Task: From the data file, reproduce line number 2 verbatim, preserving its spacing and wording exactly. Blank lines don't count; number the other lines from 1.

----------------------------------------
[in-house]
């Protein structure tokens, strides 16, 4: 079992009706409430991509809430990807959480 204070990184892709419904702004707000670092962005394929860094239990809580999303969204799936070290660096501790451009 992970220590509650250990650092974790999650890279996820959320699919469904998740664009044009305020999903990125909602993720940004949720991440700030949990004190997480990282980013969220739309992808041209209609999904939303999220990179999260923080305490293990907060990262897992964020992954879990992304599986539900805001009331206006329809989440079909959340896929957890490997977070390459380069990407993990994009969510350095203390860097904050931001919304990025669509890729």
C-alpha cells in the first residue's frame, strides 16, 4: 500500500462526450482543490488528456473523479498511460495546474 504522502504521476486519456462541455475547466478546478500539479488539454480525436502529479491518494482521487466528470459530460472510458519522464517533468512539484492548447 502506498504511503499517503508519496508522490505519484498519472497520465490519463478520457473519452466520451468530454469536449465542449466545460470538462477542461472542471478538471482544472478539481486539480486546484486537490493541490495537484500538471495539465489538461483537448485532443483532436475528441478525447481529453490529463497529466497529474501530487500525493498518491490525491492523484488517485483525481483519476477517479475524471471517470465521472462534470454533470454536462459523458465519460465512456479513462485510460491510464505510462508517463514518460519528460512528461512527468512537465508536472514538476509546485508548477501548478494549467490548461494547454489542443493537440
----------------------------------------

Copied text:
């Protein structure tokens, strides 16, 4: 079992009706409430991509809430990807959480 204070990184892709419904702004707000670092962005394929860094239990809580999303969204799936070290660096501790451009 992970220590509650250990650092974790999650890279996820959320699919469904998740664009044009305020999903990125909602993720940004949720991440700030949990004190997480990282980013969220739309992808041209209609999904939303999220990179999260923080305490293990907060990262897992964020992954879990992304599986539900805001009331206006329809989440079909959340896929957890490997977070390459380069990407993990994009969510350095203390860097904050931001919304990025669509890729």